Mycobacterial Outbreak Teaches a Hard Lesson About Infection Control

The Orange County Health Care Agency (OCHCA) now reports 48 cases of mycobacterial infection—15 confirmed, 33 probable, with all 48 hospitalized at some point—involving children between the ages of 3 and 9 years receiving pulpotomies at the Children’s Dental Group facility in Anaheim between March 1 and August 5, 2016. More cases may await, however, as symptoms have been appearing between 15 and 85 days after the infection.

After the initial reports of infection, OCHCA ordered the practice to stop using water in its procedures. The agency then found mycobacteria in 5 water samples taken from the facility. While mycobacteria are common in the environment and generally pose minimal risk, OCHCA believes that the organism multiplied to dangerous levels in the waterlines of the practice’s dental units. Remediation efforts are now underway.

“Mycobacteria is naturally occurring within water. All water that comes from our treatment plants has a recommended number of colony forming units (CFUs) allowable by the federal Environmental Protection Agency (EPA), and that’s 500 CFUs or less,” said Leann Keefer, RDH, MSM, director of education and professional relations with Crosstex, which is now working with Children’s Dental Group to replace its water system.

“Mycobacerium, Legionella, and Pseudomonas are the 3 most common opportunistic pathogens, and you will find them in low numbers,” Keefer said. “The issue comes into the dental unit waterlines because those lines are so narrow, and the flow is relatively low. The water stagnates, and that’s how the biofilm develops. And they multiply into much higher numbers that have the potential for causing disease.”

When dental unit waterlines haven’t been treated, CFU counts could exceed one million as biofilm develops and sticks to the inside walls of those lines. As water flows over that biofilm, it starts to break away from the inside walls and join the stream entering the patient’s mouth. Or, it may enter any aerosol being used as part of that waterline, which then puts the dental professionals at risk as well.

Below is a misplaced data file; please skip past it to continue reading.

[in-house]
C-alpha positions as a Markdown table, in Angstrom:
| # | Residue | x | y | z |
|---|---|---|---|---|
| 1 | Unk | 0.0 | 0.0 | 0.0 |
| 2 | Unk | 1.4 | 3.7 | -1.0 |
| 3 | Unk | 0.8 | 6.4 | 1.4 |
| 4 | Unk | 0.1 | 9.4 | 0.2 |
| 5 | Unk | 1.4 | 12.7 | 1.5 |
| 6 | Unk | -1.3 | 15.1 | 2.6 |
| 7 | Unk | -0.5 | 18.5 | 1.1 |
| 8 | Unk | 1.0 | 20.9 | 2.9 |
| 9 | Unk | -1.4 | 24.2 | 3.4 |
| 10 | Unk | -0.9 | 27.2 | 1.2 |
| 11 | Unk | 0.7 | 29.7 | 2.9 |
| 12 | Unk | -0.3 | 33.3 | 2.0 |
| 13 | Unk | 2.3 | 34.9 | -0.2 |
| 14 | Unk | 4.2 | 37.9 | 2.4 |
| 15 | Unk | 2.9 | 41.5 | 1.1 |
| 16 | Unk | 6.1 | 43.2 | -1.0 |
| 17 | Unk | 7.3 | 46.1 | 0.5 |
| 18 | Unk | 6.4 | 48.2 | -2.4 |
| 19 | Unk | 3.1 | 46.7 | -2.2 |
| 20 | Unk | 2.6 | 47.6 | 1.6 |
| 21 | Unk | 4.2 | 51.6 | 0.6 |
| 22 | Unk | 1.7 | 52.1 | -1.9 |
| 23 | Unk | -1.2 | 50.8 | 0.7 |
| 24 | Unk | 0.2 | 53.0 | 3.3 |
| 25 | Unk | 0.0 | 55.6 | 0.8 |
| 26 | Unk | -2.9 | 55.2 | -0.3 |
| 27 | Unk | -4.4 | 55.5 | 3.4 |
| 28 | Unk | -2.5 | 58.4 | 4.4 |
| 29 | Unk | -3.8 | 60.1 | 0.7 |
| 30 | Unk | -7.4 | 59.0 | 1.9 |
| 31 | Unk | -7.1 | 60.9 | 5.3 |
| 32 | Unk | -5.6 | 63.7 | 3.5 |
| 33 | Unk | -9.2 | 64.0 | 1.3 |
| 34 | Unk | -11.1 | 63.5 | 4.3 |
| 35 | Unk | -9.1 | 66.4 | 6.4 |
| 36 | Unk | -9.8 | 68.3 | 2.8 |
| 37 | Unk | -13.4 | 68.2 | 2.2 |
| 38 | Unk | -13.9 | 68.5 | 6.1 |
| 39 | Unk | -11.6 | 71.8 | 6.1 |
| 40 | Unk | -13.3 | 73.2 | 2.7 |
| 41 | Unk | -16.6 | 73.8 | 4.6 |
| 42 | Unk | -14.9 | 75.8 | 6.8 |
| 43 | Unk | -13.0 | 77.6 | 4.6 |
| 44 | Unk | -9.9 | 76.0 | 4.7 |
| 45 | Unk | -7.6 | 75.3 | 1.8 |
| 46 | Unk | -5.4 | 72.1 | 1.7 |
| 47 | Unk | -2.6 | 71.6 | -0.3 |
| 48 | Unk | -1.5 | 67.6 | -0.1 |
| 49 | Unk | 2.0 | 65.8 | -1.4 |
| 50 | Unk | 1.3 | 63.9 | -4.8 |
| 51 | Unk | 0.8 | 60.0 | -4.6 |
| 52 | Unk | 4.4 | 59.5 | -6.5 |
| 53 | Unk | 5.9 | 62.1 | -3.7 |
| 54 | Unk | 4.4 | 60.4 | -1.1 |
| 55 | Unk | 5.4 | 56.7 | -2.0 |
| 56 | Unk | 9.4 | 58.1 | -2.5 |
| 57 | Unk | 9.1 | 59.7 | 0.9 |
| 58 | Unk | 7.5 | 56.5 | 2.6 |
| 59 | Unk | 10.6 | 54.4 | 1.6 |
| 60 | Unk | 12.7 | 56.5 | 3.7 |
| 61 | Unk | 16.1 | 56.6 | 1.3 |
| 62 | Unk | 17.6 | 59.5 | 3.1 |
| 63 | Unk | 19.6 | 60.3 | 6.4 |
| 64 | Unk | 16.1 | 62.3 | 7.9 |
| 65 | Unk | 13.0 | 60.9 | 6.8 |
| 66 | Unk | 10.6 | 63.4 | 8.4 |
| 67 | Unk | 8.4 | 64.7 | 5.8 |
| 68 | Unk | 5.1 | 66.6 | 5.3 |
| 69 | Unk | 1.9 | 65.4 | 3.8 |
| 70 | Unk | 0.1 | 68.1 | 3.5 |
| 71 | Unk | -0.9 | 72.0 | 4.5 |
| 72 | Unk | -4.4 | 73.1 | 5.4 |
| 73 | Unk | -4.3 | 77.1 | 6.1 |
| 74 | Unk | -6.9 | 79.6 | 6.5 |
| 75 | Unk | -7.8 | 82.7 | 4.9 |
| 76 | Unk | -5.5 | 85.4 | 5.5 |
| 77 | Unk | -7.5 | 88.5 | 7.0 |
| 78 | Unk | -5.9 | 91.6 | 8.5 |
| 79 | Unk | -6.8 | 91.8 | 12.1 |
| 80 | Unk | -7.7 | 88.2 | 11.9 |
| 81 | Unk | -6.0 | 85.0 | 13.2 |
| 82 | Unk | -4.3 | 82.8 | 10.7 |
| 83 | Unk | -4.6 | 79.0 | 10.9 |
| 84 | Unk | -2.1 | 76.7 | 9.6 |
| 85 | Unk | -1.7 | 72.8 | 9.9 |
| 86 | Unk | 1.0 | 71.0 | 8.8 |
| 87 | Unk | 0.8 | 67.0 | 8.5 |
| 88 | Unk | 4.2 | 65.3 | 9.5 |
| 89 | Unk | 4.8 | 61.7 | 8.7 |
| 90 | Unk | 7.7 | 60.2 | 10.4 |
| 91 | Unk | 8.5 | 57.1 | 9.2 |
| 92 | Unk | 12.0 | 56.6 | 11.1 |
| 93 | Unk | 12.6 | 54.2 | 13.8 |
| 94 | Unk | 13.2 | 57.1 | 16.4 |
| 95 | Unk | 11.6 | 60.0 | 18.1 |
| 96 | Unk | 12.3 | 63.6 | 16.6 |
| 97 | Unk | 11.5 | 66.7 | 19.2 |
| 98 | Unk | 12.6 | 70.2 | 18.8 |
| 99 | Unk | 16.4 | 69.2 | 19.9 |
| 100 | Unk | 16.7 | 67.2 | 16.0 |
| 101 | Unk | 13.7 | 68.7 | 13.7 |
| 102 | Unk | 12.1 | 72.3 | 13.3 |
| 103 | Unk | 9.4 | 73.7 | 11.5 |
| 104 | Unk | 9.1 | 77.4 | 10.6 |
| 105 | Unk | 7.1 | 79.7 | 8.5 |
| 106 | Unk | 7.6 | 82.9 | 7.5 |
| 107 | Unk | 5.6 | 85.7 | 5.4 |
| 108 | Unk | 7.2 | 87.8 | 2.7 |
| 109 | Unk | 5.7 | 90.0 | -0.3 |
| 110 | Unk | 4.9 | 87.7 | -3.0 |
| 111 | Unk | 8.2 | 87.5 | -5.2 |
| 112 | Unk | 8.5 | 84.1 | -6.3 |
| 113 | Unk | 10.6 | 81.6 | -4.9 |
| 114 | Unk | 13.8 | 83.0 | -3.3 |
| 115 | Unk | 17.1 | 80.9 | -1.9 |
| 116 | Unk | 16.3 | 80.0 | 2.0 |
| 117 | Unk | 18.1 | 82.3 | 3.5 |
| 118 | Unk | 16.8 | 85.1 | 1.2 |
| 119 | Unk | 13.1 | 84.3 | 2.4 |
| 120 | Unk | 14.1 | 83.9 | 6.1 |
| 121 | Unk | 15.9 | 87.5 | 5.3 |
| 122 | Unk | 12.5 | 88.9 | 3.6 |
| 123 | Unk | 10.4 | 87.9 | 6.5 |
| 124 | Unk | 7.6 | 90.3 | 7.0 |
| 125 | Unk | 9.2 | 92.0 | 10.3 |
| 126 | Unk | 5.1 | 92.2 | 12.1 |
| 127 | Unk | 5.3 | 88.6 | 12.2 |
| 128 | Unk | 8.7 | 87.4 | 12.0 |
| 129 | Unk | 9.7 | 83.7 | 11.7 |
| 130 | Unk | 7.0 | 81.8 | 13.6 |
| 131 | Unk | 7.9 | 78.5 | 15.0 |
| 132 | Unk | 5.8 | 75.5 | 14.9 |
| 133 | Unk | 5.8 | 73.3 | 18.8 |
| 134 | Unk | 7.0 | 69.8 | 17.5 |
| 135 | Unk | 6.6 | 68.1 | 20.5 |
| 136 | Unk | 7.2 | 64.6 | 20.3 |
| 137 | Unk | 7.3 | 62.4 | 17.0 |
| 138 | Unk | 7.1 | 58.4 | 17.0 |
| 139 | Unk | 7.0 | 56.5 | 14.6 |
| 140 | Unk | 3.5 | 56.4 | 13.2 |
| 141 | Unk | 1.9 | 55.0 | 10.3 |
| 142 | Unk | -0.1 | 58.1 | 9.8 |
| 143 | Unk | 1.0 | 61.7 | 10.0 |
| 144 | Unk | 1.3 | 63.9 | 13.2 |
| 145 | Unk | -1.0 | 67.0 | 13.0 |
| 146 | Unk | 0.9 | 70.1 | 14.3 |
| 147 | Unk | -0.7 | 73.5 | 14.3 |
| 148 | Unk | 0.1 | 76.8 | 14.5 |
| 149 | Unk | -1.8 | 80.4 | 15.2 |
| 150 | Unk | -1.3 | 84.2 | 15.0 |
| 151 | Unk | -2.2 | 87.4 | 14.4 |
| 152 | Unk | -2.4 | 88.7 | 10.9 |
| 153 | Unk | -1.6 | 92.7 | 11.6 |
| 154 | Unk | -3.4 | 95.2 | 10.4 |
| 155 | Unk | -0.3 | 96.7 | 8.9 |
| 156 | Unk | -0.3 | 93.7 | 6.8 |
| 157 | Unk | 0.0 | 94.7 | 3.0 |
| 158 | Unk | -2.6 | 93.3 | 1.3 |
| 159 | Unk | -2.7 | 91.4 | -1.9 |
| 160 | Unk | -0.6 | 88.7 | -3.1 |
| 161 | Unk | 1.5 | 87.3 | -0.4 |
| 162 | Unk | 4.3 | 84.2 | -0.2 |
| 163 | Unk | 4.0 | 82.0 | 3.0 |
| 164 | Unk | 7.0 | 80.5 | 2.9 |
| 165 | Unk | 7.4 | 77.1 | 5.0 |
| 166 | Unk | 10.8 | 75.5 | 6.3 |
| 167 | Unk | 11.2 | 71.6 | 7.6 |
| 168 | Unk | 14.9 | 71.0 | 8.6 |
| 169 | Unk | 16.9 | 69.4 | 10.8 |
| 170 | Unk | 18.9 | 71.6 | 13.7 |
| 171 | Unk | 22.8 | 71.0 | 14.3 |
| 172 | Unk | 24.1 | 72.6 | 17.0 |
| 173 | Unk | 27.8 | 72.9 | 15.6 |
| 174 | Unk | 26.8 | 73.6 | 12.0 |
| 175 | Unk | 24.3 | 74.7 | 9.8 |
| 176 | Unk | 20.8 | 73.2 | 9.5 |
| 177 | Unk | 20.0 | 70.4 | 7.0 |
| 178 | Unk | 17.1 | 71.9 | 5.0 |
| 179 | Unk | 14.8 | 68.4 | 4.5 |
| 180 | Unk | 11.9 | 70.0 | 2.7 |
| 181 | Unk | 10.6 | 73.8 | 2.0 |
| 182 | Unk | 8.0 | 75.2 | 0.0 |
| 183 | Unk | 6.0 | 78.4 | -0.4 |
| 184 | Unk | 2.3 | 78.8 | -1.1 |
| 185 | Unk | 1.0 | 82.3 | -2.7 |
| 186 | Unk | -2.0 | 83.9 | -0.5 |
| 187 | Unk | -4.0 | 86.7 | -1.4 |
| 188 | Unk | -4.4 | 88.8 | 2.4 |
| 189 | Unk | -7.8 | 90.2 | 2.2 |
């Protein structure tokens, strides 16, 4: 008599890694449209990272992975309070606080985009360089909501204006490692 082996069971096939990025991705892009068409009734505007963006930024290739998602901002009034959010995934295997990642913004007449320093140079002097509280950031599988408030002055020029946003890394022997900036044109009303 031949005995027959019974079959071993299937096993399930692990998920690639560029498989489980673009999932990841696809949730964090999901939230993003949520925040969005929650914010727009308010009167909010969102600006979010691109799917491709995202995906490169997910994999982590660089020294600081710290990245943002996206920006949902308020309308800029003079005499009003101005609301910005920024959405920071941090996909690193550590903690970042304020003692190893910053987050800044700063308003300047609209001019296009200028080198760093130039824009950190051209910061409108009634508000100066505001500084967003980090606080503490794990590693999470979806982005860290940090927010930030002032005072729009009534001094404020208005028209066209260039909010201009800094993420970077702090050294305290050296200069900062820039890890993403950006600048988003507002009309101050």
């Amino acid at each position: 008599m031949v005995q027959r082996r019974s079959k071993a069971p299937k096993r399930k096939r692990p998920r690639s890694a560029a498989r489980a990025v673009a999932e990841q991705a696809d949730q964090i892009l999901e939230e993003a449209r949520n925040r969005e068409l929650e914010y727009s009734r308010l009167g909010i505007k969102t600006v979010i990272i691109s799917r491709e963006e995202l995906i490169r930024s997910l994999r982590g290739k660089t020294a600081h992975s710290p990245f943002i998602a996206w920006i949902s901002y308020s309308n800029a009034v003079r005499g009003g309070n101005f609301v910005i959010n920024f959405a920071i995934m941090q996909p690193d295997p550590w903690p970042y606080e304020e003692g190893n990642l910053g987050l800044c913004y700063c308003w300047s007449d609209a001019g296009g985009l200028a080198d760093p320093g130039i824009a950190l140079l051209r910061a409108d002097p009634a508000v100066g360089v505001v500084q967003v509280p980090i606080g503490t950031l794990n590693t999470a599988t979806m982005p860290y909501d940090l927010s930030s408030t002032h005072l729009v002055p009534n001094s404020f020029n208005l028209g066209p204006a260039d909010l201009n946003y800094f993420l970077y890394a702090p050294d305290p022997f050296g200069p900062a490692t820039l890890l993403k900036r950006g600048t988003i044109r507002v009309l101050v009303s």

Not all people who are exposed to these bacteria, even in large quantities, necessarily get sick. Outbreaks such as this one and a similar case in Georgia in 2014 and 2015 may have affected children so significantly because their immune systems are still developing, Keefer said. Even then, only 1% of the pediatric patients who were treated at that Georgia practice came down with the infection water picker. The Children’s Dental Group says that it treated about 500 children with pulpotomies, and only children treated for pulpotomies are at risk in the current outbreak.

“But in my mind, one child is too many. One patient is too many,” said Keefer. “This is something we could easily control.”

OCHCA has approved the Children’s Dental Group’s replacement plan for the infected water system, which will be installed by October 31. The new system will include clean water sources, institutional infection control and water routing devices, and ongoing monitoring of purification levels dental implant machine.

“Some people think that using distilled water in your bottle is treating the water. It’s not. The distilled water is still running through those lines. It could be contaminated,” Keefer said. “So if you’ve not been doing anything, you pretty much know that you’re going to be off the charts with CFUs, so it’s time for you to evaluate which method would be best for your particular practice vacuum forming machine dental.”

The ADA says that dental unit water that remains untreated or unfiltered is unlikely to meet the 500-CFU/mL standard, so one or more commercial devices and procedures designed to improve water quality should be employed. Commercially available options include independent water reservoirs, chemical treatment regimens, source water treatment systems, daily draining and air purging regimens, and point of use filters.

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